Interestingly, Sutcliff and Goudge corresponded with each other, and Goudge wrote publicity comments to go with both Sword at Sunset and Rider on a White Horse.
To me Rider of the White Horse goes hand-in-hand with Elizabeth Goudge’s ‘White Witch’, another novel of the English Civil War which is also magically evocative.
Goudge’s style is in some ways reminiscent of Sutcliff’s – she captures the natural world with similar vivid, luminous detail and sense of divine mystery, though Goudge’s stories differ from Sutcliff’s in that they contain a high integral degree of Christian mysticism. Goudge can sometimes tend toward religious sentimentality, whereas Sutcliff is much more unsentimental, and pragmatic – what I see as her ‘soldierly’ approach to life. I don’t think she would mind me saying she found the pagan worldview in many ways more sympathetic – she did comment somewhere to that effect herself.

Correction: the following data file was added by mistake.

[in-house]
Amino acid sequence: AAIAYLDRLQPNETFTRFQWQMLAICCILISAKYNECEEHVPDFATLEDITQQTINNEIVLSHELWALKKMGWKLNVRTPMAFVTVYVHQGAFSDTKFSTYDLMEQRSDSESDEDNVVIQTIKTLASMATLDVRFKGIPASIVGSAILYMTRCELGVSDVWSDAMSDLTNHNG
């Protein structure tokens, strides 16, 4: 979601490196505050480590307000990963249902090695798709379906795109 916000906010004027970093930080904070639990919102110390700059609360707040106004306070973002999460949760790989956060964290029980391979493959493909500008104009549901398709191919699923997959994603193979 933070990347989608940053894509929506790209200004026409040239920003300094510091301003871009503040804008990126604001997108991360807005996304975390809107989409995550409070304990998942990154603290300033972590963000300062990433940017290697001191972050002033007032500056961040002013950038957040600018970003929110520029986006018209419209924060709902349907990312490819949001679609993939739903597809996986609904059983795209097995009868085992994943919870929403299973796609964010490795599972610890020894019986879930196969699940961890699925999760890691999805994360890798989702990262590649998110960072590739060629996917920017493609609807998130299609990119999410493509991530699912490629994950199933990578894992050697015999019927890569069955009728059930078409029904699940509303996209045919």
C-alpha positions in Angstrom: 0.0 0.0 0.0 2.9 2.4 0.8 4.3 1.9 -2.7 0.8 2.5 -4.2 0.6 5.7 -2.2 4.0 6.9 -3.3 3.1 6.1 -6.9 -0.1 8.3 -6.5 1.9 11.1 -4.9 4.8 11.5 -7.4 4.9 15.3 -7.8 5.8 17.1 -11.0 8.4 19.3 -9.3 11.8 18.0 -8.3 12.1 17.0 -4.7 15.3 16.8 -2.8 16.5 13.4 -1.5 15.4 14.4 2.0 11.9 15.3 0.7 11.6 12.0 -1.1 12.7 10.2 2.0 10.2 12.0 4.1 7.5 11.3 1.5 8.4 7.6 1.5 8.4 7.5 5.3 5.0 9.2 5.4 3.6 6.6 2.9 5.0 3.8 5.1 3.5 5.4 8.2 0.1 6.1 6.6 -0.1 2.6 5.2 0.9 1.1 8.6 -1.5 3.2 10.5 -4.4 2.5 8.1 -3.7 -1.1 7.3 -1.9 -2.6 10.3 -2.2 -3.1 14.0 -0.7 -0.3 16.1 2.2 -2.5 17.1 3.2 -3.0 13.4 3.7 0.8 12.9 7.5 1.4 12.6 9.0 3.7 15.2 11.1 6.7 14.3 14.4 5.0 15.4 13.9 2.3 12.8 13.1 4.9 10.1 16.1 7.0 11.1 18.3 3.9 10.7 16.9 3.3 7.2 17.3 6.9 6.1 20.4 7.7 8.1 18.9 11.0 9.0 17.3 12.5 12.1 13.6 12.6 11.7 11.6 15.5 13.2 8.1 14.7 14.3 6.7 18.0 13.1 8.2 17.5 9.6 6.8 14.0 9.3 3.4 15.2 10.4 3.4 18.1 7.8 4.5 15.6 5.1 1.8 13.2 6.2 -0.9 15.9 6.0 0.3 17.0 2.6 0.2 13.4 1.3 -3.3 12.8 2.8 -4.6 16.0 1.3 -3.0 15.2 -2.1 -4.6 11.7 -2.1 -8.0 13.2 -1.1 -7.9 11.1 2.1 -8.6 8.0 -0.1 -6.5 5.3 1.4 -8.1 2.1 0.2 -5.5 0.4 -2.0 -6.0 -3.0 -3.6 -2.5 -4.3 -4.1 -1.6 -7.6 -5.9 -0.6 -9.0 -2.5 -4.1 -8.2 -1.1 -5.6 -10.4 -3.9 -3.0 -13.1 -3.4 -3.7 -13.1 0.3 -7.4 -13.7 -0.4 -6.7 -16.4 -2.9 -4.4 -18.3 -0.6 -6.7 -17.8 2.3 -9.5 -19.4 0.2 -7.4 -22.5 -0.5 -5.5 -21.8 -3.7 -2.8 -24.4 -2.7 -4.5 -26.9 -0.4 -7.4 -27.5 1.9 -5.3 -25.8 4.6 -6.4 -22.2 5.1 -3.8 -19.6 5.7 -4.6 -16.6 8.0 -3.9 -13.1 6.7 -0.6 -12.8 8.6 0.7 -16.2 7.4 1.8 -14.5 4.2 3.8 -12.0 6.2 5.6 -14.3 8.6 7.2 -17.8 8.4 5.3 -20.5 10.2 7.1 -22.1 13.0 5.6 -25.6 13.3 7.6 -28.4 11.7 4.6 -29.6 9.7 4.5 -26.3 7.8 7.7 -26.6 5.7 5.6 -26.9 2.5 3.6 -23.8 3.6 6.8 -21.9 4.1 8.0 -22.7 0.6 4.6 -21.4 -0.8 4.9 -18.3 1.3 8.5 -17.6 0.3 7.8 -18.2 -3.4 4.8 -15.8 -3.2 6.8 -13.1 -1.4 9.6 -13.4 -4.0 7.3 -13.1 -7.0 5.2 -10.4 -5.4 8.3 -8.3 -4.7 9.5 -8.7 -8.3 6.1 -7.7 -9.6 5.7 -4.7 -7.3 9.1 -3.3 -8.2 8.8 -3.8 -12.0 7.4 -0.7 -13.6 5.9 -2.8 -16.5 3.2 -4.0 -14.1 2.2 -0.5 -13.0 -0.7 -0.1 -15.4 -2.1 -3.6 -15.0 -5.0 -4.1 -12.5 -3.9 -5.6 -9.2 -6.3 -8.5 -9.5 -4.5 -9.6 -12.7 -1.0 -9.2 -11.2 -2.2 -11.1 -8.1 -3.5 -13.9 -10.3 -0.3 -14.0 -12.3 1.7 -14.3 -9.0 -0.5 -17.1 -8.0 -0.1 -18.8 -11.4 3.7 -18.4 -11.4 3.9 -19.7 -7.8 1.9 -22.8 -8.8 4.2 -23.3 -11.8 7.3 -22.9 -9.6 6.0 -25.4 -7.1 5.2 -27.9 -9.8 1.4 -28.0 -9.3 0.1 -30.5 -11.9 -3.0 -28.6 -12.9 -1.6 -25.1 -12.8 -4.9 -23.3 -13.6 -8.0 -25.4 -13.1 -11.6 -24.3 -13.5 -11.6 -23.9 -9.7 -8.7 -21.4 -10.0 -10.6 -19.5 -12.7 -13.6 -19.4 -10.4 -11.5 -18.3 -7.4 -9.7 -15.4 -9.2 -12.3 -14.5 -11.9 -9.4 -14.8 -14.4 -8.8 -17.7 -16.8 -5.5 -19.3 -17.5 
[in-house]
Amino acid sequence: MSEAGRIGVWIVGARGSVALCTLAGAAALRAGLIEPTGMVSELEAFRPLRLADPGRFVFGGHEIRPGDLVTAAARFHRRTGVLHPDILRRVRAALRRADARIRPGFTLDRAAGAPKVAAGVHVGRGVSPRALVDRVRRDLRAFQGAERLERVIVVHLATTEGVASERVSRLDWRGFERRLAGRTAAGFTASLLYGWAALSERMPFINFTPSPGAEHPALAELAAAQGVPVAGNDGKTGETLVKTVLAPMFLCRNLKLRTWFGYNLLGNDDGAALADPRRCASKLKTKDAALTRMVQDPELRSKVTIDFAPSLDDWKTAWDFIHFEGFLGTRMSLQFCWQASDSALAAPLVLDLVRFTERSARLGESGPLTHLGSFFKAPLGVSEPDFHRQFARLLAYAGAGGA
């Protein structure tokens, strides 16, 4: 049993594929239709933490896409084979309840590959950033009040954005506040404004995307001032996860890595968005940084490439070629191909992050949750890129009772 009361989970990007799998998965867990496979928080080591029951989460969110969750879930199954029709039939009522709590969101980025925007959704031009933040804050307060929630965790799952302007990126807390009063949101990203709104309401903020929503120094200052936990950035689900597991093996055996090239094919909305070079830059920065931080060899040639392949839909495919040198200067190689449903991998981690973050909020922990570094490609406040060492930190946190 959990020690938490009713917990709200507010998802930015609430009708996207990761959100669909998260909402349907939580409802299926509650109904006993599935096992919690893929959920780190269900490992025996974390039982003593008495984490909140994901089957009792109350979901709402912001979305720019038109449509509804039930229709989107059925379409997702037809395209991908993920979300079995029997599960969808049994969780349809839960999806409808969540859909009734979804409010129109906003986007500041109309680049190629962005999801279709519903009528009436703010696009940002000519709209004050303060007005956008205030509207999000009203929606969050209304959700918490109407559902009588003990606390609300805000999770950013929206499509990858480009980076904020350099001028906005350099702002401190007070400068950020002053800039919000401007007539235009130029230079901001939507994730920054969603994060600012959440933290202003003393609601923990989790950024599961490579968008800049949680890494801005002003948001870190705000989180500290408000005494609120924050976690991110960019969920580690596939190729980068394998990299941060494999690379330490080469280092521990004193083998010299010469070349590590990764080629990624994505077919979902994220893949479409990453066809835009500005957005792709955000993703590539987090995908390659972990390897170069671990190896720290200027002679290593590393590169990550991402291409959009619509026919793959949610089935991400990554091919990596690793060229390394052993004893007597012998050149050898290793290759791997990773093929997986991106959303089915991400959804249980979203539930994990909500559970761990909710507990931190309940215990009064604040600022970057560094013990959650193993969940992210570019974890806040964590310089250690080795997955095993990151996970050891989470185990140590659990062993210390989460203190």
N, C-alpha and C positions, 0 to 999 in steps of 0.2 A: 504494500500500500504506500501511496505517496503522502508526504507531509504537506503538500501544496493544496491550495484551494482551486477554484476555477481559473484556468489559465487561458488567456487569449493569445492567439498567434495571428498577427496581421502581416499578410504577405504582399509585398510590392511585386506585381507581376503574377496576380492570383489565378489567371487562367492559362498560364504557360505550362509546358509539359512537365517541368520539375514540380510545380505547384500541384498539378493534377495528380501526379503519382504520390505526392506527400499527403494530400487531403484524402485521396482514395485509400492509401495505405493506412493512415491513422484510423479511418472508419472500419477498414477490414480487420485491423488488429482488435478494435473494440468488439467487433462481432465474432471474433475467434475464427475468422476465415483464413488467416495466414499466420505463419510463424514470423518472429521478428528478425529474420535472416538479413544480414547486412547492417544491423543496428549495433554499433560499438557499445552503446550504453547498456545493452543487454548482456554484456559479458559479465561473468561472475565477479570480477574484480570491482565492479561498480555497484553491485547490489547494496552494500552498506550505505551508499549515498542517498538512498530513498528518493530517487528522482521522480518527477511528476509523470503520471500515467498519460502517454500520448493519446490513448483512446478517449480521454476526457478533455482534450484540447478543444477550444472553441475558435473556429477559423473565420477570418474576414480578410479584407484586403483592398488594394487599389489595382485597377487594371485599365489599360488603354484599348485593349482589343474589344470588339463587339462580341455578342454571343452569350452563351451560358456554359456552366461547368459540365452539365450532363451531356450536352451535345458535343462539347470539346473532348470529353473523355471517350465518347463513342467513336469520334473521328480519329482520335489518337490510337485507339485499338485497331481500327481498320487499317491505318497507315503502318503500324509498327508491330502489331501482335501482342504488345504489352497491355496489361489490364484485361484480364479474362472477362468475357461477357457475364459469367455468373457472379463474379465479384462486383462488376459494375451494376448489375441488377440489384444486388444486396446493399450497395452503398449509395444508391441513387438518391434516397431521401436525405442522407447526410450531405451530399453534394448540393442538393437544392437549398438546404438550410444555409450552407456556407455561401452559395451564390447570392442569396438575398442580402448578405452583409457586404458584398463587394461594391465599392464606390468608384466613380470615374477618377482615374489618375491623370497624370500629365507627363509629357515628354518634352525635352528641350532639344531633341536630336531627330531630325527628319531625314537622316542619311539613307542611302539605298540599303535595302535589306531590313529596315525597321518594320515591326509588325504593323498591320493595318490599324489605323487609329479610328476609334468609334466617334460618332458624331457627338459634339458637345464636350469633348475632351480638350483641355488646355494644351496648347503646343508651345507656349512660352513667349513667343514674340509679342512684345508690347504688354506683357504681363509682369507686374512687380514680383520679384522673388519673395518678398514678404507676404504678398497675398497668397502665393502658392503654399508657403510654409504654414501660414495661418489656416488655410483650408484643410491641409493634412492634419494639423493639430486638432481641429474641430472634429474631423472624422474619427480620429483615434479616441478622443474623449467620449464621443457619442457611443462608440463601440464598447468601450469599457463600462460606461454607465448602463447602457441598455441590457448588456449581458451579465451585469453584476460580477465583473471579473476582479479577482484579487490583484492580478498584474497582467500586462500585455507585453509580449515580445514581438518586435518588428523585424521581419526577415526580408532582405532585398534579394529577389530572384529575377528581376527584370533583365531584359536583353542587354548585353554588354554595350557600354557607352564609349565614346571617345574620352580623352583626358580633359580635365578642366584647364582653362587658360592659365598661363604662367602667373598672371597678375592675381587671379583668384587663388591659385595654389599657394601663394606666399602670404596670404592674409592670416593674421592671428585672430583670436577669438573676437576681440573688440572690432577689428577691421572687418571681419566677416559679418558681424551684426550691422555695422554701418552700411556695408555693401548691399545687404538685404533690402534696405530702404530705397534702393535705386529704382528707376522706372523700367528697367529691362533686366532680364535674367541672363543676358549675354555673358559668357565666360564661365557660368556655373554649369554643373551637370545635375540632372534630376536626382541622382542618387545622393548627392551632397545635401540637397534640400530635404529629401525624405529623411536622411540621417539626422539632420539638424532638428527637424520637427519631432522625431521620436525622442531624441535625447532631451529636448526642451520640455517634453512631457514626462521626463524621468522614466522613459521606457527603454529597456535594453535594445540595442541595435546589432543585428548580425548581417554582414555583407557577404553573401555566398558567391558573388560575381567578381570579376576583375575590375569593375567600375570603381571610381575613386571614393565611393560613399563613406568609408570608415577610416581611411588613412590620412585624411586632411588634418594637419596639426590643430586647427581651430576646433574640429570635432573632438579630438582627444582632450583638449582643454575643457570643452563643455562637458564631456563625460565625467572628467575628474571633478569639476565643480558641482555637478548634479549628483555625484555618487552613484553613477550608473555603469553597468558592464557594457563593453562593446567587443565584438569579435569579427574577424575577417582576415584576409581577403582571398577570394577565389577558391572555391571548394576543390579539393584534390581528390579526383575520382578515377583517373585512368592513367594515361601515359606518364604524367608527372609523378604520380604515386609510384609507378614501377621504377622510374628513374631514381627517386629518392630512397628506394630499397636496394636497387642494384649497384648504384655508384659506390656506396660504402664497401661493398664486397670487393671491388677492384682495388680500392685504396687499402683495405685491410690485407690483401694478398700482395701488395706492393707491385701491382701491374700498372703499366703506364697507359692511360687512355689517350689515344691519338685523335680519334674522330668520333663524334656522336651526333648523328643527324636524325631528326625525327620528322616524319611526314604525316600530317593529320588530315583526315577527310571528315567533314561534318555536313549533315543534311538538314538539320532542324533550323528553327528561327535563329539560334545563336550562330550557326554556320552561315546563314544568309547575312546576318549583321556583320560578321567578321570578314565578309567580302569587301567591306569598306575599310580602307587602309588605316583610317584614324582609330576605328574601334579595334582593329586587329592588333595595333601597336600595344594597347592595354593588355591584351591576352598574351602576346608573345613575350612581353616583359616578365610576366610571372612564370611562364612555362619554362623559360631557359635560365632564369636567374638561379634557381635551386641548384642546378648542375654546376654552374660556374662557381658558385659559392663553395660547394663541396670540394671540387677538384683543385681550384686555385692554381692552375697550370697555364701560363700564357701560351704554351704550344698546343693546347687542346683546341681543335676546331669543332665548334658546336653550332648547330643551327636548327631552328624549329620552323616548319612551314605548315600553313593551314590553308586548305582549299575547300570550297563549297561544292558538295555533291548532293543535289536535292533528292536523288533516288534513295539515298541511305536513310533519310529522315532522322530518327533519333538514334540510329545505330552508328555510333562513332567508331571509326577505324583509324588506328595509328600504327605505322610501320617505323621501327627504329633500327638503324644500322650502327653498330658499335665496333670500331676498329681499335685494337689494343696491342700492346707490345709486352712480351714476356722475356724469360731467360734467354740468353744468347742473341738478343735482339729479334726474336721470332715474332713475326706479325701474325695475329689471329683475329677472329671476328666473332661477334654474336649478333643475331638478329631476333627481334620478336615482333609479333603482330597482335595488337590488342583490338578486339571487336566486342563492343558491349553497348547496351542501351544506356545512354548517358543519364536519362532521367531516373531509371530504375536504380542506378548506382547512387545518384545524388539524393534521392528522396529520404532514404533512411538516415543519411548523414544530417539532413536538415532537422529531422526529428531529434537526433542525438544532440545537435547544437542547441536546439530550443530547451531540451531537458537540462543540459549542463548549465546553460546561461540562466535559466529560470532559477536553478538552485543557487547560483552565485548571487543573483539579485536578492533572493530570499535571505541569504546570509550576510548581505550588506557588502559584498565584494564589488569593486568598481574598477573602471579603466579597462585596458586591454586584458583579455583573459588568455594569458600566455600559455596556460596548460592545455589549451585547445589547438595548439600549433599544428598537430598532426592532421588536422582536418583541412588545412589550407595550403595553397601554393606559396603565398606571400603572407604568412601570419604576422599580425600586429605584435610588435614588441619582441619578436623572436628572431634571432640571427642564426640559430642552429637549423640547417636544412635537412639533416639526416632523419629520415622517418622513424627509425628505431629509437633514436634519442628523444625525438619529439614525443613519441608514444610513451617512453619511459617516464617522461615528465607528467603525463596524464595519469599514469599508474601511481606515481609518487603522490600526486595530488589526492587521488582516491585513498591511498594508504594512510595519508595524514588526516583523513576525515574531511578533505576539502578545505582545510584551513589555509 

Sutcliff covered the English Civil War in a young adult book as well, called Simon, where a typical Sutcliff partnership of two friends is put under intolerable pressure when their families take opposing sides in the conflict. A difficult choice in loyalties has to be made. That Sutcliff should choose to use a Puritan perspective is not surprising given the strong tradition of Quakerism in her family history.